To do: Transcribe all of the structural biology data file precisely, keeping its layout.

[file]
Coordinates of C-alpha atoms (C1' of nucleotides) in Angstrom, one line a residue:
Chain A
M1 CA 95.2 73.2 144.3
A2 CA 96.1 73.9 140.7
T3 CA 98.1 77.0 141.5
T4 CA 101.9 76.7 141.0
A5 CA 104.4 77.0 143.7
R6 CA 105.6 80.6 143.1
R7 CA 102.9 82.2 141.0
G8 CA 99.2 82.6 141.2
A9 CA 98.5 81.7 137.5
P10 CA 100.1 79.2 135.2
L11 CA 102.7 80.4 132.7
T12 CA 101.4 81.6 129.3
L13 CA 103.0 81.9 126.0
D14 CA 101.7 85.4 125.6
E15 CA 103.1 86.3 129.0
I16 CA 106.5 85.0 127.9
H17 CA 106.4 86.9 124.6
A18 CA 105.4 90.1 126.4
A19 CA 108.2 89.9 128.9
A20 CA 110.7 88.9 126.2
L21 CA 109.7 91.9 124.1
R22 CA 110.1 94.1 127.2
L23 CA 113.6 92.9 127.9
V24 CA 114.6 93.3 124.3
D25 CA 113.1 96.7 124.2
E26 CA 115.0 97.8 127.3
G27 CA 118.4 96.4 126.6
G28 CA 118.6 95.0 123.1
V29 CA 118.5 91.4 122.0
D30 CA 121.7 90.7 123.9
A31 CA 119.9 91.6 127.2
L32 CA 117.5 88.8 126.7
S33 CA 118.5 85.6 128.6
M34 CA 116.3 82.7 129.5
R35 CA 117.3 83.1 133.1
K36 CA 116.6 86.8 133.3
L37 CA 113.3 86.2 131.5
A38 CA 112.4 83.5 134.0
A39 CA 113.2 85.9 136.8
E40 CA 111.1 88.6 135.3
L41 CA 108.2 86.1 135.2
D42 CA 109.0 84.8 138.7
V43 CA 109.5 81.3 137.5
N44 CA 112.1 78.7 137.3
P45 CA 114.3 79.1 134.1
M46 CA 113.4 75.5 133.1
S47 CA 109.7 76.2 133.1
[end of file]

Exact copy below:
Coordinates of C-alpha atoms (C1' of nucleotides) in Angstrom, one line a residue:
Chain A
M1 CA 95.2 73.2 144.3
A2 CA 96.1 73.9 140.7
T3 CA 98.1 77.0 141.5
T4 CA 101.9 76.7 141.0
A5 CA 104.4 77.0 143.7
R6 CA 105.6 80.6 143.1
R7 CA 102.9 82.2 141.0
G8 CA 99.2 82.6 141.2
A9 CA 98.5 81.7 137.5
P10 CA 100.1 79.2 135.2
L11 CA 102.7 80.4 132.7
T12 CA 101.4 81.6 129.3
L13 CA 103.0 81.9 126.0
D14 CA 101.7 85.4 125.6
E15 CA 103.1 86.3 129.0
I16 CA 106.5 85.0 127.9
H17 CA 106.4 86.9 124.6
A18 CA 105.4 90.1 126.4
A19 CA 108.2 89.9 128.9
A20 CA 110.7 88.9 126.2
L21 CA 109.7 91.9 124.1
R22 CA 110.1 94.1 127.2
L23 CA 113.6 92.9 127.9
V24 CA 114.6 93.3 124.3
D25 CA 113.1 96.7 124.2
E26 CA 115.0 97.8 127.3
G27 CA 118.4 96.4 126.6
G28 CA 118.6 95.0 123.1
V29 CA 118.5 91.4 122.0
D30 CA 121.7 90.7 123.9
A31 CA 119.9 91.6 127.2
L32 CA 117.5 88.8 126.7
S33 CA 118.5 85.6 128.6
M34 CA 116.3 82.7 129.5
R35 CA 117.3 83.1 133.1
K36 CA 116.6 86.8 133.3
L37 CA 113.3 86.2 131.5
A38 CA 112.4 83.5 134.0
A39 CA 113.2 85.9 136.8
E40 CA 111.1 88.6 135.3
L41 CA 108.2 86.1 135.2
D42 CA 109.0 84.8 138.7
V43 CA 109.5 81.3 137.5
N44 CA 112.1 78.7 137.3
P45 CA 114.3 79.1 134.1
M46 CA 113.4 75.5 133.1
S47 CA 109.7 76.2 133.1